For both the FOD_THR and FOD_CAL inputs, an internal analog to digital converter with a range of 0 V – 2.5 V is used to measure the input. The combined range and gain provide attainable ranges of 0 mW to 1000 mW for FOD_threshold, and –1000 mW/A to +1000 mW/A for FOD_correction.
Contact TI for the TX tuning tool to set appropriate FOD_THR and FOD_CAL values for your design.
Typical applications of the bq500511A do not require additional thermal protection. This shutdown feature is provided for enhanced applications and is not limited to thermal shutdown. The key parameter is the 1 V threshold on pin 13, TSENSE. Voltage below 1 V on pin 13 causes the device to shut down. The application of thermal monitoring through a negative temperature coefficient (NTC) sensor, for example, is straightforward. The NTC forms the lower leg of a temperature-dependent voltage divider. The NTC leads are connected to the bq500511A device, pin 13 and GND. The threshold on pin 13 is set to 1 V, below which the system shuts down and indicates a fault (indication depending on LED mode chosen).
To implement this feature follow these steps:
The system restores normal operation after approximately five minutes or if the receiver is removed. If the feature is not used, this pin must be pulled high.
Pin 13, TSENSE, must always be terminated; otherwise, erratic behavior may occur.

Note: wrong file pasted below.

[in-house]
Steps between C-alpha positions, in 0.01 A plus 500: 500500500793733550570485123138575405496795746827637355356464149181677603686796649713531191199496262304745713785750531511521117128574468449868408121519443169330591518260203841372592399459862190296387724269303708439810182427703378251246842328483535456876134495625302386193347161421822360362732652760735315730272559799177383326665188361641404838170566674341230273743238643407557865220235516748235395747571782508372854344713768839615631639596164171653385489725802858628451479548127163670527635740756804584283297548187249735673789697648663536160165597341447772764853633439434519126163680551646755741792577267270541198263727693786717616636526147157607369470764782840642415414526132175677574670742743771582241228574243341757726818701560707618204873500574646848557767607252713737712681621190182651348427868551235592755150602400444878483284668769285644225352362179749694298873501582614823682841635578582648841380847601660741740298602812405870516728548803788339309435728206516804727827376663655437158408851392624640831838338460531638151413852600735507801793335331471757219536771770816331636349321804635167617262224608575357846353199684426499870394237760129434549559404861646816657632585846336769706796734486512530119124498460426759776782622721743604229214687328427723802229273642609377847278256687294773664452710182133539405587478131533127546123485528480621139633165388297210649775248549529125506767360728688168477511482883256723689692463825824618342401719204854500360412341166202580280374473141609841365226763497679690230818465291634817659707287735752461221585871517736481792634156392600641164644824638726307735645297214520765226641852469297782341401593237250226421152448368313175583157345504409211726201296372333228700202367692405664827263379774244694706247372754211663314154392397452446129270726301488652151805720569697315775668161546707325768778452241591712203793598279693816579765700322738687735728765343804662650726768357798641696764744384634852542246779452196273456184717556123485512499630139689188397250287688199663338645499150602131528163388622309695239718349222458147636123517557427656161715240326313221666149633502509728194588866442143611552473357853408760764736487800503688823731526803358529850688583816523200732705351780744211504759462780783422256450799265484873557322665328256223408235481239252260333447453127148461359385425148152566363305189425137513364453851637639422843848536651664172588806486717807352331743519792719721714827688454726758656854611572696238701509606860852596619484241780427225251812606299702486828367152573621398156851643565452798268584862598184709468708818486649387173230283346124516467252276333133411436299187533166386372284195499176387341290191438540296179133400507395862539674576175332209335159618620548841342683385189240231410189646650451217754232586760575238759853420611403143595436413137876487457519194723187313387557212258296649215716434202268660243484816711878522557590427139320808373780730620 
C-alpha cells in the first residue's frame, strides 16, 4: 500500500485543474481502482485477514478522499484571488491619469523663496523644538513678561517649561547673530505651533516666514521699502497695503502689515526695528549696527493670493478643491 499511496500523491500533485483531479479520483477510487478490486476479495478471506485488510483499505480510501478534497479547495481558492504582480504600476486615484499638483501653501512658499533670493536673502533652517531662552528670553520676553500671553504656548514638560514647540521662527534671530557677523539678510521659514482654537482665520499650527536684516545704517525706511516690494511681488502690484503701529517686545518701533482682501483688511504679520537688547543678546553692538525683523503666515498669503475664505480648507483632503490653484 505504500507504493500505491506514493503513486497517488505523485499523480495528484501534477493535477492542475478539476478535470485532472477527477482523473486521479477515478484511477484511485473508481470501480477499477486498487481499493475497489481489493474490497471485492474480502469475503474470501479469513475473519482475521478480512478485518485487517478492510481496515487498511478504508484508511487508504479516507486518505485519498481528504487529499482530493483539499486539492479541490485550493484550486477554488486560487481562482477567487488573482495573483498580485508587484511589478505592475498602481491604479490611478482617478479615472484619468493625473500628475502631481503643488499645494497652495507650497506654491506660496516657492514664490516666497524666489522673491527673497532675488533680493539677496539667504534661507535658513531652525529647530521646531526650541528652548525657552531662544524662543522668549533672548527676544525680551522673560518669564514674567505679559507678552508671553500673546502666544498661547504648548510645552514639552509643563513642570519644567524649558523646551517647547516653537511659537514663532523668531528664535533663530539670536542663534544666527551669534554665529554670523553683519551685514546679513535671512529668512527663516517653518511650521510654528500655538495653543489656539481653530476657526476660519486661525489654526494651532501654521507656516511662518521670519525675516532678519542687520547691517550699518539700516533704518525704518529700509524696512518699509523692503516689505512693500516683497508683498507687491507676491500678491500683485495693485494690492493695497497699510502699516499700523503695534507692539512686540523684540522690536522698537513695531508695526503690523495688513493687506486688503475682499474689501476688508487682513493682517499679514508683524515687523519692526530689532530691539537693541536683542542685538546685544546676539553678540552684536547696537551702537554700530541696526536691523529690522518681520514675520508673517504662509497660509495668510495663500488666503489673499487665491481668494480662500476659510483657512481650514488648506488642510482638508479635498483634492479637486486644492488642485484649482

Table 2 shows end power transfer (EPT) packet responses, fault conditions, and the duration of how long the condition lasts until a retry in attempted. The LED mode selected determines how the LED indicates the condition or fault.
|EPT-01||5 seconds||charge complete|
|EPT-03||5 minutes||over temperature|
|OVP||Immediate||TX over voltage|
|NTC||5 minutes||TX over temperature|
|FOD warning||12 seconds||buzzer and LED|
|FOD trip||5 minutes||same as over temp|
The bq500511A provides an output signal to indicate that power transfer has begun. Pin 15, BUZZ, outputs a 400-ms duration, 4-kHz square wave appropriate to drive a low cost AC type ceramic buzzers. If not used, this pin should be left open.
The bq500511A has an integrated power-on reset (POR) circuit which monitors the supply voltage and handles the correct device startup sequence. Additional supply voltage supervisor or reset circuits are not needed.
The WPC specification provides an EPT message (EPT–01) to indicate charge complete. Upon receipt of the charge complete message, the bq500511A disables the output and changes the LED indication. The exact indication depends on the LED_MODE chosen. In some battery charging applications, there is a benefit to continue the charging process in trickle-charge mode to top off the battery. The WPC specification provides for an informational 'Charge Status' packet that conveys the level of battery charger. The bq500511A uses this command to enable top-off charging. The bq500511A changes the LED indication to reflect charge complete when a Charge Status message indicating 100% is received, but unlike the response to an EPT, it will not halt power transfer even though the LED indicates charge complete. The mobile device can use a CS100 packet to enable trickle charge mode. If the reported charge status drops below 90%, normal charging indication is resumed.